More than a 1.4 million Canadians have received at least one dose of a COVID-19 vaccine, and many are wondering what’s safe for them now.
Can they hug their grandkids? Can they have dinner with the neighbours? Can they travel?
The U.S. Centers for Disease Control and Prevention will reportedly release new guidelines for vaccinated people soon. President Joe Biden’s chief medical adviser Dr. Anthony Fauci has told media that fully vaccinated people can socialize with each other.
Canada has yet to offer such advice. Right now, our official national guidance calls for the current public health measures (masking, distancing, etc.) to continue as though nothing has changed.
Dr. Lynora Saxinger, a University of Alberta infectious diseases specialist, feels the current rules need to continue in public spaces, but private homes are a different matter.
“It’s probably reasonably safe for (vaccinated) people who have not had a lot of exposures recently to gather a little more normally.”
She points out the latest data shows the COVID-19 vaccines are highly protective even a few weeks after the first dose.
Saxinger says if everyone in a group has had the shot at least a month ago, and they have clean hands and the room has decent ventilation, an in-home gathering would be OK.
“Would you be able to take off your mask and eat in a group of people… if everyone’s been vaccinated and no one has had any big exposures lately? I think that’s reasonable,” said Saxinger.
“Can you feel a little more comfortable getting a hug from a loved one that you haven’t had a hug from for a long time? I think that you can.”
In an email to Global News, McMaster University infectious diseases physician Dr. Zain Chagla adds:
“Individual activities with a discrete group of vaccinated individuals does make sense. They likely are at low risk of transmission (not zero risk) plus even if they were to transmit, they are at very low risk of complications/hospitalization/death.”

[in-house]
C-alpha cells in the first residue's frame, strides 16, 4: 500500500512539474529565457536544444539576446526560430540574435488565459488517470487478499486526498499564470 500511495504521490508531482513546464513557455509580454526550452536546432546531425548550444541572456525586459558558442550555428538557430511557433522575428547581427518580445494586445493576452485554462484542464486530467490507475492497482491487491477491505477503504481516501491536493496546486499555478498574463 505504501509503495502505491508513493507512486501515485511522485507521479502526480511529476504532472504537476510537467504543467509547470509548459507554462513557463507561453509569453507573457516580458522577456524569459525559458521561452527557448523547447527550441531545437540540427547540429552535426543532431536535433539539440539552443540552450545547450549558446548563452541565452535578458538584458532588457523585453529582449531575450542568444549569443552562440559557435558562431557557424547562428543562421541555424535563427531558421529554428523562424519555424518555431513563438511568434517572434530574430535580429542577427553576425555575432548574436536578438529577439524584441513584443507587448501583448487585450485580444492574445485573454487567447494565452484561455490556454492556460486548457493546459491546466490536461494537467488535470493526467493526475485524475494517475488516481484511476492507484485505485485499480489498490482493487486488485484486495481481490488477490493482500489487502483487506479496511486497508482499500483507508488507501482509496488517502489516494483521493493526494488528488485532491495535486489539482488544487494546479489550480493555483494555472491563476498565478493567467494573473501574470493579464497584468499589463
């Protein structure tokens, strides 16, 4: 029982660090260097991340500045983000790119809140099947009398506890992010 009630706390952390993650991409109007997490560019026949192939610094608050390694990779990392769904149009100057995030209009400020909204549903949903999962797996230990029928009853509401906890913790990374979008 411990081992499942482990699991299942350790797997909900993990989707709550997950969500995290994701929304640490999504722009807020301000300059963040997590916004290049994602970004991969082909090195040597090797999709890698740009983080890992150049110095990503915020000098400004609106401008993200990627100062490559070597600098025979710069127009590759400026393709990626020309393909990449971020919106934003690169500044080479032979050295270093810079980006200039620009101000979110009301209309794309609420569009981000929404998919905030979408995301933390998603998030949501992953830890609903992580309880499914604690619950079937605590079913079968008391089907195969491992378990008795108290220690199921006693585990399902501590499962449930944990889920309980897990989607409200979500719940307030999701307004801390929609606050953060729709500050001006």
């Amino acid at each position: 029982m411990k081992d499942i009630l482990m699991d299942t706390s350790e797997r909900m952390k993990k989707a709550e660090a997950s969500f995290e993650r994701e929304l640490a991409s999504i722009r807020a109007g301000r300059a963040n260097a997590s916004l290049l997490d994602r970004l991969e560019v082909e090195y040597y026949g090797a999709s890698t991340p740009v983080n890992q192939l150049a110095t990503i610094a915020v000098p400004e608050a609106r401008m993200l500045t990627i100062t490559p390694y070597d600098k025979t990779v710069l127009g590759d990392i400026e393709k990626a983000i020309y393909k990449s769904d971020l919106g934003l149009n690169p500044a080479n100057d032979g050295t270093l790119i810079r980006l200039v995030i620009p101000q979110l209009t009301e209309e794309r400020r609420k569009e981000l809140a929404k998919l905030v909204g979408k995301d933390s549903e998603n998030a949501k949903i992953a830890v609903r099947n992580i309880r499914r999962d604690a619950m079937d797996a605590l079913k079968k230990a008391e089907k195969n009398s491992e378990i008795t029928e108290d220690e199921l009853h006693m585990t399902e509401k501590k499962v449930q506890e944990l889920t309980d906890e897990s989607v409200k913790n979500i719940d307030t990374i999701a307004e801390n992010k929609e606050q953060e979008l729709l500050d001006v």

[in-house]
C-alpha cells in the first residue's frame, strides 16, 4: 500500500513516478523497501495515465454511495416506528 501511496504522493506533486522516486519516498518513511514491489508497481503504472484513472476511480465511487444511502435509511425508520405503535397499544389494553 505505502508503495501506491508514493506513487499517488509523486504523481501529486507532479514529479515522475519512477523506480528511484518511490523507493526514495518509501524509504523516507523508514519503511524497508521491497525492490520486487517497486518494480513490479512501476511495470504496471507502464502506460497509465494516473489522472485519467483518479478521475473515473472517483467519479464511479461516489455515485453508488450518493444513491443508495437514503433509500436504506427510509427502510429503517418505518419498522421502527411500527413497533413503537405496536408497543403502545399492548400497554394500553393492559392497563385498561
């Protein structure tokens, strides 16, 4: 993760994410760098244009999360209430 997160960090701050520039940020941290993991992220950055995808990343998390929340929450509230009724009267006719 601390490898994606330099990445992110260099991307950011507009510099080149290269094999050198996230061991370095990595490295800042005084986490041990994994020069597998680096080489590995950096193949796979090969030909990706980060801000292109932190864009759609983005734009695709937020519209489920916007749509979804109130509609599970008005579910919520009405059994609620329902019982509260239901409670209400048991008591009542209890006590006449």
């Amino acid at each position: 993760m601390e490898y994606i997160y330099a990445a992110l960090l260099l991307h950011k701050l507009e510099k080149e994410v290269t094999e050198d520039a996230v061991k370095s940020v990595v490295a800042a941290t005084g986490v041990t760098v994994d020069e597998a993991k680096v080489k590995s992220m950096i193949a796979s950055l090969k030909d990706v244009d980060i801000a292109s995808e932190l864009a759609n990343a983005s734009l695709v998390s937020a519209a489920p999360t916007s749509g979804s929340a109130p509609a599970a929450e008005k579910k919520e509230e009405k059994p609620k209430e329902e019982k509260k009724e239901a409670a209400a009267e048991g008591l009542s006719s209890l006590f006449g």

But both Saxinger and Chagla remind vaccinated people that even though they are likely protected, they could still carry the virus to others who are not.
“I think that risk (of transmission) goes down a lot if everyone you’re interacting with has been both careful and vaccinated,” said Saxinger.
“I think it becomes part of the great odds game that is current life.”
Until we have official guidelines, it’s up to individual Canadians to weigh the risks versus the benefits of their post-vaccination activities.
Dr. Roger McIntyre, a University of Toronto professor of psychiatry and pharmacology, feels mental health needs to be part of the discussion.
“(The pandemic) is terribly stressful, so I think to the extent we can, let’s try and get people, once they’re vaccinated, let’s start to reconnect,” said McIntyre.
“Just brief contacts do a world of difference with reducing distress, reducing loneliness and improving a sense of well-being.”
As for travelling outside of Canada, Saxinger feels it won’t be safe until most of the world is vaccinated.
“A lot of the places people like to go are places that have not had excellent access to vaccines, and no vaccine makes you bulletproof,” said Saxinger.
In the meantime, she encourages those who have had the shot to relax a bit.
“I definitely think people should start enjoying (the vaccine protection). Not necessarily flaunting it to people who have not been vaccinated, but enjoying it.”